Winnifred Eaton’s Collaborators

Winnifred Eaton’s Collaborators

A. Deford PitneyIllustrator
Albert BlashfieldIllustrator
Alden PeirsonIllustrator
Alfred S. CampbellIllustrator
Alfred S. Campbell (1840-1912), who immigrated to the United States from England in the late 1860’s, founded the Alfred S. Campbell Art Company in 1871 in Elizabeth, New Jersey. The company went on to include reproductions, photographs, and illustrations. In addition to being an entrepreneur, illustrator, and photographer, Campbell also was an inventor and held numerous patents, which included inventing a panoramic lens and patenting a method for photography printing on platinum.
Arthur Ferrier
B. West ClinedinstIllustrator
Bertrand Babcock
C. Allan GilbertIllustrator
Charles Allan Gilbert (1873 - 1929) was a prolific, talented, American illustrator, animator, and artist best known for his 1892 illusionist drawing All is Vanity. Gilbert studied at the Art Students’ League in New York and Academie Julian in Paris before opening a studio in New York. Gilbert created illustrations for advertisements, magazines (including The Saturday Evening Post, Scribner’s, and Harper’s), calendars, and novels (including Edith Wharton’s The Age of Innocence). Gilbert is credited as the inventor of cartoons for the screen. He also designed posters in the First World War and worked as a camouflage artist for the US. Shipping Board during this time.
C. D. WeldonIllustrator
C. F. PetersIllustrator
C. Relyea
Capel Rowley
Capel Rowley (1862-1935) was a Chicago-based artist and writer. He illustrated Margaret Homes Bates’ 1894 love story Shylock’s Daughter as well as Grace Wilbur’s 1895 novel A Mormon’s Wife. Rowley also wrote short stories, such as “Corralled by Fire” (1893) for The Los Angeles Times and “Trapper Tom’s Robber” for the Philadelphia Inquirer in the same year.
Charles A. CoxIllustrator
Charles HorellIllustrator
Clare AngellIllustrator
Edward ButlerIllustrator
Frederick McCormickIllustrator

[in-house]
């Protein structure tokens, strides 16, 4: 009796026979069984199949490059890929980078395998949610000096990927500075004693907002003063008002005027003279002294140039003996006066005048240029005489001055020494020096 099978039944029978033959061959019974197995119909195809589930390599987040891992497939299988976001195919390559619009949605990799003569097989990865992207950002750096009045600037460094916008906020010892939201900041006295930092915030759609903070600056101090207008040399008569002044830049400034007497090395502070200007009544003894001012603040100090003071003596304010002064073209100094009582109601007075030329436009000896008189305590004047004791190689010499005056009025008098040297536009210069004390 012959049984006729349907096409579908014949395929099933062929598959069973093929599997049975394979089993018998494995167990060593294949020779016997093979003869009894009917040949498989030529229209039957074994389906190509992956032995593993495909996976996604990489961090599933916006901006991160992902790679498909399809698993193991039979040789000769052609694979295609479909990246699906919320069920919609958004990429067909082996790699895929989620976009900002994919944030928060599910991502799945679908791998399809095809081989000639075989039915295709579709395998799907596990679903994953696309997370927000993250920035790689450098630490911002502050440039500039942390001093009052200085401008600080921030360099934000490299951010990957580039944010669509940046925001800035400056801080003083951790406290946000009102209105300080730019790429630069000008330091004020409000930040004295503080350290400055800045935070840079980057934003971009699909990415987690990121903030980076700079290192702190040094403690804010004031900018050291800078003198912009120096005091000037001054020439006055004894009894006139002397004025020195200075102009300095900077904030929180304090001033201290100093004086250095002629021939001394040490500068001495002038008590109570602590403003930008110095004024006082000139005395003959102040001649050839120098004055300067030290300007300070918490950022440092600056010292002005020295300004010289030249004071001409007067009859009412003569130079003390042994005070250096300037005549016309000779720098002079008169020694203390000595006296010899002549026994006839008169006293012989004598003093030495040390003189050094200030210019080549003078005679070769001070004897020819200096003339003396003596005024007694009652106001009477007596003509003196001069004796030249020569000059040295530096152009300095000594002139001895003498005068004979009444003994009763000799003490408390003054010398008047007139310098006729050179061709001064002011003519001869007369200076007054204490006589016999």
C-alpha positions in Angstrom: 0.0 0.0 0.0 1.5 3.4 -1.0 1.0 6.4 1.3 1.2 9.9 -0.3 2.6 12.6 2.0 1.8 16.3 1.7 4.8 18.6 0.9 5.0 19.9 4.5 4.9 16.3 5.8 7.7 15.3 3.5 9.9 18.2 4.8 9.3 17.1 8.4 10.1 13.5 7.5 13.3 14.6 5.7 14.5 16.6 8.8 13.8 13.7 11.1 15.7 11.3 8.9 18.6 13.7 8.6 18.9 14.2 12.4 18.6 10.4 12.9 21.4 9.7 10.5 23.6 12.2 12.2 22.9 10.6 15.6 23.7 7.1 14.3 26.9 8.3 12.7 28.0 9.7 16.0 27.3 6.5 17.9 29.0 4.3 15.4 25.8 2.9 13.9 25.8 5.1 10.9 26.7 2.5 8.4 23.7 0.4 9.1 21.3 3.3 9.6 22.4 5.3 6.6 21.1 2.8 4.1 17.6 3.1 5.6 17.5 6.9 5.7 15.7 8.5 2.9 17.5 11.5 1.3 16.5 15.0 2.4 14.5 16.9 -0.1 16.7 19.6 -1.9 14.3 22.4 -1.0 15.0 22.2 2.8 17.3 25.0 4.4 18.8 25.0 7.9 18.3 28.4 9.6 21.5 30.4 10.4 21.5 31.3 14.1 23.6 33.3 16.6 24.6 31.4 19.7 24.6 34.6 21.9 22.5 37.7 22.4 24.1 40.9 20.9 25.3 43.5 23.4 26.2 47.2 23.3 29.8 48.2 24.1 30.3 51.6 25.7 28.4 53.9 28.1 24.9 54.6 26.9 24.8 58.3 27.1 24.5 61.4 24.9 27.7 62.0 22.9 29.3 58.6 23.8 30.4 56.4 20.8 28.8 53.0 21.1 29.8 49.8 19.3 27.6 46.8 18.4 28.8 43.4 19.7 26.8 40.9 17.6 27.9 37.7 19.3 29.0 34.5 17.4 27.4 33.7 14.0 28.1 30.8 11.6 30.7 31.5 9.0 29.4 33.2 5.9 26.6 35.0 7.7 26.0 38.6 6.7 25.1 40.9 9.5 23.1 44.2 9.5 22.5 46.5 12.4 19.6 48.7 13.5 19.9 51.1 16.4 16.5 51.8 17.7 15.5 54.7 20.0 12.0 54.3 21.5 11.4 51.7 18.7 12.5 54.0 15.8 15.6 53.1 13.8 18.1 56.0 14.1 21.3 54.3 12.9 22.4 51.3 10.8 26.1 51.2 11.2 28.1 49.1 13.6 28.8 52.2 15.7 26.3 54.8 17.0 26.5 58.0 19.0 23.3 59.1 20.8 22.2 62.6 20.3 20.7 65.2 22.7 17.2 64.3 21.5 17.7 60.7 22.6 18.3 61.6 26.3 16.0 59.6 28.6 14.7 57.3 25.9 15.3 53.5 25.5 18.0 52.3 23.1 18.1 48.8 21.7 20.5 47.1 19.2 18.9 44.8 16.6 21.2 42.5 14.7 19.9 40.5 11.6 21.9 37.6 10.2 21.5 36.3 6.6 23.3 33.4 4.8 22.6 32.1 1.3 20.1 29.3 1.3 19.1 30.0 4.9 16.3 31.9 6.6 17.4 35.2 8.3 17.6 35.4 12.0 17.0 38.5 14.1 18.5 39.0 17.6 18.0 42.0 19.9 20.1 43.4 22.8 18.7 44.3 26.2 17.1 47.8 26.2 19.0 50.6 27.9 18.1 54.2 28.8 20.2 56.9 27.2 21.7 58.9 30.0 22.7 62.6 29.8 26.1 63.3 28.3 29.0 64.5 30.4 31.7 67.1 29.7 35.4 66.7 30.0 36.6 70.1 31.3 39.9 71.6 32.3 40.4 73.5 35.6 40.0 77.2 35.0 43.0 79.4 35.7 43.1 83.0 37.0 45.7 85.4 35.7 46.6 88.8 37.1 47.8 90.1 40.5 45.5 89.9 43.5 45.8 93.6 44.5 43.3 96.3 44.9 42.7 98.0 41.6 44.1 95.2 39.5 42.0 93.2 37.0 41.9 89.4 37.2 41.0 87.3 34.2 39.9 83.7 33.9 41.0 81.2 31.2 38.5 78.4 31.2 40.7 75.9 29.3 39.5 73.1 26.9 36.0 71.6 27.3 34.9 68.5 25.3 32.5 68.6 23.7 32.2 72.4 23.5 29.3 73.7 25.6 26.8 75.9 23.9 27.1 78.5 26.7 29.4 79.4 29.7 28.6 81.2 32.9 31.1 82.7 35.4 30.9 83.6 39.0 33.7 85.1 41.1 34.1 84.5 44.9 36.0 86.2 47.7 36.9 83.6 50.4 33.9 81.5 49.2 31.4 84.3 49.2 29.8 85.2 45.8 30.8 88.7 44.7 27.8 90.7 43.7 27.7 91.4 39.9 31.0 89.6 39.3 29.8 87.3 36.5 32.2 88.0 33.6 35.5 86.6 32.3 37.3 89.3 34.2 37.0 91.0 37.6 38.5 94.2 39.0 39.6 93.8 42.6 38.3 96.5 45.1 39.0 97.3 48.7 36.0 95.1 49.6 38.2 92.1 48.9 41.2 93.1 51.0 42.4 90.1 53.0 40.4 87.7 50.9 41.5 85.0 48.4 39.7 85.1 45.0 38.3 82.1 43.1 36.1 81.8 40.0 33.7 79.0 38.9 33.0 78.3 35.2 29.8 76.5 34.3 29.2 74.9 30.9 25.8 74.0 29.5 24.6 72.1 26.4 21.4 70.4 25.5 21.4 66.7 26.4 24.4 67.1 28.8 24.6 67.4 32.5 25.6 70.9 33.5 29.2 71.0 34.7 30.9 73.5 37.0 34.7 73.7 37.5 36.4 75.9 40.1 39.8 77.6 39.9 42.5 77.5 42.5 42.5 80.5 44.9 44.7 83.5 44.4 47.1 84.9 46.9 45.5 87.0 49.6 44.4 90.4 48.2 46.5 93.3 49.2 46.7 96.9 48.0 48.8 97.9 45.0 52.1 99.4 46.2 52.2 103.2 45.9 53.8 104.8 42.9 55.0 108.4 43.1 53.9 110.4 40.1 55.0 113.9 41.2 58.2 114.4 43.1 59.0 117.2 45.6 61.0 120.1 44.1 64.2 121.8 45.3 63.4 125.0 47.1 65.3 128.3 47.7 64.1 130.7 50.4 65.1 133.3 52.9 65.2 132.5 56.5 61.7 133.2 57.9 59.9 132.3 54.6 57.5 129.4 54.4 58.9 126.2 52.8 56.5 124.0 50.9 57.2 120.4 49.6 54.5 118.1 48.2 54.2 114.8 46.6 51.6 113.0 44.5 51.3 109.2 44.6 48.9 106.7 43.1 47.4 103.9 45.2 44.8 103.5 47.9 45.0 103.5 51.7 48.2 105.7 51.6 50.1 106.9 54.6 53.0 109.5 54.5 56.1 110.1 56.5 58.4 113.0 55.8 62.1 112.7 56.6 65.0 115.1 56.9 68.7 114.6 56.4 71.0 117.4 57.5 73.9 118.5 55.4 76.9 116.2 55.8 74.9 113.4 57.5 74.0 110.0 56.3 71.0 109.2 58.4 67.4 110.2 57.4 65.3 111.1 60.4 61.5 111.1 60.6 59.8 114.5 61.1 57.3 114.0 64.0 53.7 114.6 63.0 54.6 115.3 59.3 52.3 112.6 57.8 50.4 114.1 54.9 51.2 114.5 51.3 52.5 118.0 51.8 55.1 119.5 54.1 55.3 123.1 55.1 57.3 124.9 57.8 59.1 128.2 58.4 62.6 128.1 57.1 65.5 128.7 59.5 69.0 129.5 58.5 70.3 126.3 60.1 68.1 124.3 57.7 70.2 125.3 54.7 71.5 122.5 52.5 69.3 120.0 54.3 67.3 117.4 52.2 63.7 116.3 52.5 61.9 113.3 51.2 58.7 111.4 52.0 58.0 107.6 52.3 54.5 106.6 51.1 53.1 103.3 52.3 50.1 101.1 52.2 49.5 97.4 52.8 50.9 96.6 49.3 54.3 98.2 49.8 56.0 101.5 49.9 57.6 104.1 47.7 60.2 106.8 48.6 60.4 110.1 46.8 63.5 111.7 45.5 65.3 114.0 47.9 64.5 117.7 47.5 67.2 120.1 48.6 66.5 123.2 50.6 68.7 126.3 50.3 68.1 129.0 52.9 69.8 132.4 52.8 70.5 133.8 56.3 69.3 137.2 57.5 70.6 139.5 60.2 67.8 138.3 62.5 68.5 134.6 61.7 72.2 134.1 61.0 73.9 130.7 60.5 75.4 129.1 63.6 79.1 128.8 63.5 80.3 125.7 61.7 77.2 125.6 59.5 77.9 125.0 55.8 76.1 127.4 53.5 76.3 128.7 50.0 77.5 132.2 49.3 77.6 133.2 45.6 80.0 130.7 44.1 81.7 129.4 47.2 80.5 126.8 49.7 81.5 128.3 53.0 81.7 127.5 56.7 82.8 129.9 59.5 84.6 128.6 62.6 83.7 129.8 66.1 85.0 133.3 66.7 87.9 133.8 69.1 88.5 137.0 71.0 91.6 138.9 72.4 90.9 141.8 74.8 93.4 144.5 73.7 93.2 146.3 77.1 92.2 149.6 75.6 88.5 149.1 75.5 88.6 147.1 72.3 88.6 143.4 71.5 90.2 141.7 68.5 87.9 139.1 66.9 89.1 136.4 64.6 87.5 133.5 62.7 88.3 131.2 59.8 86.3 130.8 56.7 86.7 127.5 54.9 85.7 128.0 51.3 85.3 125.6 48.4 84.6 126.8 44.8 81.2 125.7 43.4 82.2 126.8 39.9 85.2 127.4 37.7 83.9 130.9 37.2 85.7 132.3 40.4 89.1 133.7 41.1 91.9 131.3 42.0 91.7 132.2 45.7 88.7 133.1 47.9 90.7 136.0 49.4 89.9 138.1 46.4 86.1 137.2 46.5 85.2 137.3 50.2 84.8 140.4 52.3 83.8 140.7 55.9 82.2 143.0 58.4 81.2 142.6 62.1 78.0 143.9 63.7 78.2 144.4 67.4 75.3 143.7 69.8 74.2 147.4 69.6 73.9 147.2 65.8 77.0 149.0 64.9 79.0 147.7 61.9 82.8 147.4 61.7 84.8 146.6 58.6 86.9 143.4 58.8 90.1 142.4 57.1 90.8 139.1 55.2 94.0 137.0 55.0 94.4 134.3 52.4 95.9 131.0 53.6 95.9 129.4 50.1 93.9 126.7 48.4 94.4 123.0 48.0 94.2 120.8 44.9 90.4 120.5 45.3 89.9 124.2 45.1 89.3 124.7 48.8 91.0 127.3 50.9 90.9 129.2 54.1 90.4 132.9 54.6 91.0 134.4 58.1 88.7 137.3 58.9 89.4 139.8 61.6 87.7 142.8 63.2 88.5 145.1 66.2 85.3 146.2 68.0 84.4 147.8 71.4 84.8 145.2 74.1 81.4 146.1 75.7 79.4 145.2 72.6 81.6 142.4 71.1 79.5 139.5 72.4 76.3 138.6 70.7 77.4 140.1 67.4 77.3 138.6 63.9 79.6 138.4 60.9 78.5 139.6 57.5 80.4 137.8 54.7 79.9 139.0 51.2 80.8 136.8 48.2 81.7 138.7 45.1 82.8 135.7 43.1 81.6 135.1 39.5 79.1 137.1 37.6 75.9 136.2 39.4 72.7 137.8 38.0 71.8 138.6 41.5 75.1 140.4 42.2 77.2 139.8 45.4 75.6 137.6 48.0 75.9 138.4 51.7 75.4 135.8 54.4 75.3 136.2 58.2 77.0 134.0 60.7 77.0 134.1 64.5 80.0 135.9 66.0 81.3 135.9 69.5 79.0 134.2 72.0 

Gazo FoudjiIllustrator
Genjiro KataokaIllustrator
Genjiro YetoIllustrator
Gustavus C. WidneyIllustrator
Harry E. TownsendIllustrator
Henry HuttIllustrator
Howard V. BrownIllustrator
James McCrackenIllustrator
J.E. DeanIllustrator
John C. GilbertIllustrator
John Clithero Gilbert (?-1905) was a Chicago-based illustrator best known for illustrating Harold Bell Wright’s 1902 novel The Printer of Udell’s and William Hawley Smith’s 1904 science fiction novel The Promoters: A Novel Without a Woman.
John Cecil ClayIllustrator
Karl J. AndersonIllustrator
Kiyokichi SanoIllustrator
Kyohei Inukai
L. A. C. PantonIllustrator
L. W. ZieglerIllustrator
Louis BettsIllustrator
Louis Betts (1873-1961), born in Little Rock, Arkansas, was a renowned and decorated American portrait painter particularly active in the Chicago and New York City art scenes. Beginning his career as an illustrator, he completed work for Charles Eugene Banks in his book Child of the Sun, in addition to his illustrations for several of Onoto Watanna’s works. Louis Betts’ honours included a $5,000 Philadelphia Academy of Fine Arts prize and a $3,000 travelling scholarship awarded by the Pennsylvania Academy of Fine Arts for travel in Europe.
M. McKinlayIllustrator
Margaret Fernie EatonIllustrator
Margaret Fernie Eaton (1871-1953?) worked primarily in pyrography and watercolor. She was born in England but immigrated to the United States in 1905, settling in Brooklyn, New York, for the majority of her career. Eaton studied at the Adelphi Academy and won several prizes for her work there. In Spring 1895, Eaton spent four months in Brockville, Canada, at a camp with friends where she completed a number of pieces, highlighted in an extensive interview in the Brooklyn Daily Eagle. Eaton became a member of the New York Watercolor Club; additionally, her work with pyrography advanced the style in the early 1900’s.
Mark HayneIllustrator
May Wilson PrestonIllustrator
S. EhrhartIllustrator
Sara BosseAuthor
Taka Spiro
Tom Peddie
W. H. D. KoernerIllustrator

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People Mentioned

Mary Chapman

Mary Chapman is the Director of The Winnifred Eaton Archive, a Professor of English, and Academic Director of the Public Humanities Hub at University of British Columbia. She is the author of the award-winning monograph Making Noise, Making News: Suffrage Print Culture and US Modernism (Oxford UP) and of numerous articles about American literature and women writers. She has also edited Becoming Sui Sin Far: Early Fiction, Journalism and Travel Writing by Edith Maude Eaton (McGill-Queen’s UP) and published essays on the Eaton sisters in American Quarterly, MELUS, Legacy, Canadian Literature, and American Periodicals. Her current research project is a microhistory of the Eaton family. For more information, see

Joey Takeda

Joey Takeda is the Technical Director of The Winnifred Eaton Archive and a Developer at Simon Fraser University’s Digital Humanities Innovation Lab (DHIL). He is a graduate of the M.A. program in English at the University of British Columbia where he specialized in Indigenous and diasporic literature, science and technology studies, and the digital humanities.